At its peak in the 780s to 790 the Tibetan Empire reached its highest glory when it ruled and controlled the region from modern-day Afghanistan, Bangladesh, Bhutan, Burma, China, India, Nepal, Pakistan, Kazakhstan, Kyrgyzstan, Tajikistan.
The Mongol Empire, through the Bureau of Buddhist and Tibetan Affairs, or Xuanzheng Yuan, ruled Tibet through a high-level administrative department. One of the department’s objectives was to elect dpon-chen (‘chief executive officer’), who was usually appointed by the Lama and confirmed by the Mongol governor in Beijing. Sakya lama retained independence, acting as a political authority in the region, and dpon-chen controlled administrative and military power. The Mongol rule of Tibet remained different from the major provinces of China, but the region existed under the rule of the Yuan dynasty. If the Sakya lama once clashed with dpon-chen, dpon-chen had the authority to send Chinese troops to the region.
Is Tibet still facing social issues?
In Tibet today, there is no freedom of speech or religion. The Dalai Lama, Tibetan political and religious leader, fled to India in 1959. He now lives among more than 100,000 Tibetan refugees and their exiled government. Recent events in Tibet have intensified the controversy over its legal status. The People’s Republic of China (PRC) says Tibet is an important part of China. The Tibetan government in exile emphasizes that Tibet is an independent country subject to illegal activities.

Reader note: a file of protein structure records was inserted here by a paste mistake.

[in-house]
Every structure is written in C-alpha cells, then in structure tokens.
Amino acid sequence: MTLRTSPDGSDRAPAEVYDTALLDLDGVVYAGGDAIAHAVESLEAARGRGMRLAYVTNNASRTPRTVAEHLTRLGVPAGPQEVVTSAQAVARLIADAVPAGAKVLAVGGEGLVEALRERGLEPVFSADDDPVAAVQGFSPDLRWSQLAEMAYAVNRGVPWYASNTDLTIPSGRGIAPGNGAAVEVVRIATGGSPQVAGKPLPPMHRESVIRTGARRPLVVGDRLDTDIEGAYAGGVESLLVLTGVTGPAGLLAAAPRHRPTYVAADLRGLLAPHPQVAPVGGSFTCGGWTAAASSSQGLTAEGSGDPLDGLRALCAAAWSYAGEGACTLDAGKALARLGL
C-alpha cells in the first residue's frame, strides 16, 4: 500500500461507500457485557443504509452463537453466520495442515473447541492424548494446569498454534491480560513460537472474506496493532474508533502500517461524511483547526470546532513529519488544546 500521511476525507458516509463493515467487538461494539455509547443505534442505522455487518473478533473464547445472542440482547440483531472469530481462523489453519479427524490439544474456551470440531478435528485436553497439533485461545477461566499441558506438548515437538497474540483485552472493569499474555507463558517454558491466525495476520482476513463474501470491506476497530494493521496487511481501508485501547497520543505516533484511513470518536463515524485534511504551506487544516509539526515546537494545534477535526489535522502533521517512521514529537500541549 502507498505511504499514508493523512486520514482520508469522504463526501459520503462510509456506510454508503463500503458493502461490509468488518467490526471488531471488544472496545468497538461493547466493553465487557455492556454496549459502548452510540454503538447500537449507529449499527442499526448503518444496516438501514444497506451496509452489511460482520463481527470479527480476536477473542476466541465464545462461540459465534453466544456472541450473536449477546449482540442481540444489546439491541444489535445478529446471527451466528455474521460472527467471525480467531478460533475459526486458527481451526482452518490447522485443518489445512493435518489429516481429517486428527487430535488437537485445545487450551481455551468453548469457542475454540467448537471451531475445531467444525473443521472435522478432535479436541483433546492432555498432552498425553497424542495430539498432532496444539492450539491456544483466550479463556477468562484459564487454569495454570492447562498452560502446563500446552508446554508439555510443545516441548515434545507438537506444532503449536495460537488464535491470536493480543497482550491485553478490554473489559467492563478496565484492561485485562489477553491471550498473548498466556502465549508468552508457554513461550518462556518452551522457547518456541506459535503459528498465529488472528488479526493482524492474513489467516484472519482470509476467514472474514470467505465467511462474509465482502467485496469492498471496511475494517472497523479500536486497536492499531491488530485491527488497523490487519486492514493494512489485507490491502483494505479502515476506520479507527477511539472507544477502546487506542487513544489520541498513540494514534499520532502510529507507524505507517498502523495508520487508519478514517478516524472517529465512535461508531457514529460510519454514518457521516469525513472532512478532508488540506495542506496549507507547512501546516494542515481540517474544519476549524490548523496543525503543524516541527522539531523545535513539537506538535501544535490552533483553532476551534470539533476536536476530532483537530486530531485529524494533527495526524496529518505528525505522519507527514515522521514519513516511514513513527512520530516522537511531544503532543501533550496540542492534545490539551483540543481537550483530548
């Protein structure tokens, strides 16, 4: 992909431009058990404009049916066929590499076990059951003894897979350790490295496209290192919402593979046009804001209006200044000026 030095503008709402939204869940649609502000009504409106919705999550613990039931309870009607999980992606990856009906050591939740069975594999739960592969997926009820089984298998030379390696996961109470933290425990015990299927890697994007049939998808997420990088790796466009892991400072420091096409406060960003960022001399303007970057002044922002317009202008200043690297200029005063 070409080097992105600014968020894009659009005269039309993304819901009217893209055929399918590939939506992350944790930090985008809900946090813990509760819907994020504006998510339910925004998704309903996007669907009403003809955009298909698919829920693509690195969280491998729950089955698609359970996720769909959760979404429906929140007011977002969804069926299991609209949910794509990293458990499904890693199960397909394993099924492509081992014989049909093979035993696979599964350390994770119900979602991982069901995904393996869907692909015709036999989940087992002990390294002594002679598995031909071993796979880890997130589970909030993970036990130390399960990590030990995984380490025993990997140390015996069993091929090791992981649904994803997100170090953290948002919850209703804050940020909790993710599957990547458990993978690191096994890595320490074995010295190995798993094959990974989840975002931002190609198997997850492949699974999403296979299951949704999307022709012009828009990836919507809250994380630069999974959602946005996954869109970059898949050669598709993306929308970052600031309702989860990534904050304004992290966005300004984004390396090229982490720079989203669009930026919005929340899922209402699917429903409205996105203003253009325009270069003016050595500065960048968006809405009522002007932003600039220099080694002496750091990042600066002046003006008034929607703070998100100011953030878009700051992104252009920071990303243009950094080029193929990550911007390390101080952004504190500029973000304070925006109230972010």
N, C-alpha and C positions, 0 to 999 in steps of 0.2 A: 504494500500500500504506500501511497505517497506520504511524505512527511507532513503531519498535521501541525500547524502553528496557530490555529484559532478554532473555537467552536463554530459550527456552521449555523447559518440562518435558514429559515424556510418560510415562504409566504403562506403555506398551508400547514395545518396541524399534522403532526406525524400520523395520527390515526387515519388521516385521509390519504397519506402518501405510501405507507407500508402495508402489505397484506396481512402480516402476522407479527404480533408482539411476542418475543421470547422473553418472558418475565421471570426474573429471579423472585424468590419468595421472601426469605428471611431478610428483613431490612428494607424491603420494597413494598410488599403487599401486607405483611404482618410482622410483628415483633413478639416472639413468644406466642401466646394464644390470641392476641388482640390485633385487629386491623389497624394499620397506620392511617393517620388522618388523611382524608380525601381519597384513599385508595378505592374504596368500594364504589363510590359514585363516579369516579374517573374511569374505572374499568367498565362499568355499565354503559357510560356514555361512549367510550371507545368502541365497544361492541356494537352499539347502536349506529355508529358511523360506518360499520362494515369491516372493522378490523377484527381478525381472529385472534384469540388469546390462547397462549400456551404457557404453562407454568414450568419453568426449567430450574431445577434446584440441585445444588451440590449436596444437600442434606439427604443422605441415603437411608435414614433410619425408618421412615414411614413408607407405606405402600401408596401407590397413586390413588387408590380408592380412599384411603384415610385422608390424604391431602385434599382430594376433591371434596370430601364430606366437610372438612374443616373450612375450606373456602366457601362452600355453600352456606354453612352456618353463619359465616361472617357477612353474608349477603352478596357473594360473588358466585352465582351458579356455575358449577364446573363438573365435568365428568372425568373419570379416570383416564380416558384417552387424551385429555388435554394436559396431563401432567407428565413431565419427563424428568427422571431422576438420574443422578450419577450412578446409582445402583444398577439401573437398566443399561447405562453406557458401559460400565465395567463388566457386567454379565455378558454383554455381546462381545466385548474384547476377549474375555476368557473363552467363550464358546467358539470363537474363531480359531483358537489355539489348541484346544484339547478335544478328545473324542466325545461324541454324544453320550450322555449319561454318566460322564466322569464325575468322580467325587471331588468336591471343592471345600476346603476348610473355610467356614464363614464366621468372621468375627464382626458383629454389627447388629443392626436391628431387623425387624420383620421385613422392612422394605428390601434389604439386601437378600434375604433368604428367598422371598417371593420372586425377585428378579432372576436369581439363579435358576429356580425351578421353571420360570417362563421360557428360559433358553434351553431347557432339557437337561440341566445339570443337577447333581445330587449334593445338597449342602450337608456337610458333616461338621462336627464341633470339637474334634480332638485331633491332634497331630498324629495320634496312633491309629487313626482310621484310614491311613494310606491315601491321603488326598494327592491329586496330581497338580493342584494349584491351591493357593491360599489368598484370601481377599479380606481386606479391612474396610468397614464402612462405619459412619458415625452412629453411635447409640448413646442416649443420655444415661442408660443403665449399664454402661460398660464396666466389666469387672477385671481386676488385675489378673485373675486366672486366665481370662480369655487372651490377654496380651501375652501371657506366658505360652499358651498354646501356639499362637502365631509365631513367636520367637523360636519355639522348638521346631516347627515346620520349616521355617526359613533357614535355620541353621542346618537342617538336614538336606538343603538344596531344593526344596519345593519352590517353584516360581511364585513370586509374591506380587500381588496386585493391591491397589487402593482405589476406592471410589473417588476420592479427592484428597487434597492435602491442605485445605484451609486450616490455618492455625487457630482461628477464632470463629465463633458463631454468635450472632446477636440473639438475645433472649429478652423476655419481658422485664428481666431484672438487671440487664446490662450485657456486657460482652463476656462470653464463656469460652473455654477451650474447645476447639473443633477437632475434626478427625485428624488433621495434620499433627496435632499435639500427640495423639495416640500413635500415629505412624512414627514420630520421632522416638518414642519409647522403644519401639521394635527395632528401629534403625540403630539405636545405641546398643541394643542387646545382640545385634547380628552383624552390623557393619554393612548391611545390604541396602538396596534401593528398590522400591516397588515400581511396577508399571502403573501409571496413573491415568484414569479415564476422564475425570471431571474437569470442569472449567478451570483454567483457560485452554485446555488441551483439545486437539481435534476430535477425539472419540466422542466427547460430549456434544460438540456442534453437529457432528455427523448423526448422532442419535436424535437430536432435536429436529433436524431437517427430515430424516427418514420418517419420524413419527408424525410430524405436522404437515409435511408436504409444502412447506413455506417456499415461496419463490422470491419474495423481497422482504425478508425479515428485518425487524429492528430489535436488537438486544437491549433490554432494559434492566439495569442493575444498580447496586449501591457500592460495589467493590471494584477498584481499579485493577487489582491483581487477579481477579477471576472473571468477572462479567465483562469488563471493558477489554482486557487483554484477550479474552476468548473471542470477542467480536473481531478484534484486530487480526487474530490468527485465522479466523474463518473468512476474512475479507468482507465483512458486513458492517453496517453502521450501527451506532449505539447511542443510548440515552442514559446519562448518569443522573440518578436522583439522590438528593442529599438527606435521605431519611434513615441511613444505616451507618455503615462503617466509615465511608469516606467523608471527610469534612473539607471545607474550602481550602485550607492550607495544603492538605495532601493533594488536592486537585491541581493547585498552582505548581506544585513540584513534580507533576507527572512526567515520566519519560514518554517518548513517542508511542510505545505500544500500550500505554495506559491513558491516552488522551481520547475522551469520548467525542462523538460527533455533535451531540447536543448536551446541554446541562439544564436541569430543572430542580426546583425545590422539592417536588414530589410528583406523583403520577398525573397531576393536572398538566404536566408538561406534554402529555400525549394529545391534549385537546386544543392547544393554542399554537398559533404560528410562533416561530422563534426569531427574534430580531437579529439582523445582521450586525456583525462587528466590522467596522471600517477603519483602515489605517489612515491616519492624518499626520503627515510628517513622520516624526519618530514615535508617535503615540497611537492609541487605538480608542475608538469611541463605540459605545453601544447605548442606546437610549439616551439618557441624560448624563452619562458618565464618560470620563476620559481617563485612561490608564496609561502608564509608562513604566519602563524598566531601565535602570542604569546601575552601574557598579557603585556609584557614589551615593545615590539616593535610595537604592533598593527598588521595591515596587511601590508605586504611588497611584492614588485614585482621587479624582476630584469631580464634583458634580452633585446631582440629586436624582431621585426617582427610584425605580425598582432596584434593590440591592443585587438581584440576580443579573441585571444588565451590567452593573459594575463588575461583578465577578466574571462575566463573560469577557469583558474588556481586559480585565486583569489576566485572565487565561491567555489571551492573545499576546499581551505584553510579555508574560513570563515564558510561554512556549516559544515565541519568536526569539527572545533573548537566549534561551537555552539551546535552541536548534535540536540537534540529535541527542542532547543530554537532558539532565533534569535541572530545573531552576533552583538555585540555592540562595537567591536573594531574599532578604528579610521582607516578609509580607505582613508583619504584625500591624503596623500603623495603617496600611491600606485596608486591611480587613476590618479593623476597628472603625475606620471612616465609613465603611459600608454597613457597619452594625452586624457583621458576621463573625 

On the other hand, Today, China controls Tibet in the west and central region such as the Tibet Autonomous Region while the eastern parts are now racially independent states in Sichuan, Qinghai and other neighboring provinces. There is controversy over the political situation in Tibet and the opposition parties operating in exile.
Legal Status of Tibet
Recent events in Tibet have escalated the controversy over its legal status. The People’s Republic of China (PRC) says Tibet is an important part of China. The Tibetan government in exile emphasizes that Tibet is an independent country subject to illegal activities.
The question is more important for at least the two reasons. First, if, Tibet is under Chinese occupation, the transfer of legal status from Beijing to Chinese settlers to Tibet is a gross violation of the 1949 Geneva Convention, which prohibits the transfer of human settlements into residential areas. Second, if Tibet is under Chinese ban, China’s illegal presence in the country is a legitimate international concern. If, on the other hand, Tibet is an important part of China, then these questions fall, as China claims, within its domestic authority. Human rights issues, including the right to self-determination and the right of the Tibetan people to retain their ownership and independence, are legitimate concerns of the international community no matter how legitimate Tibetans are.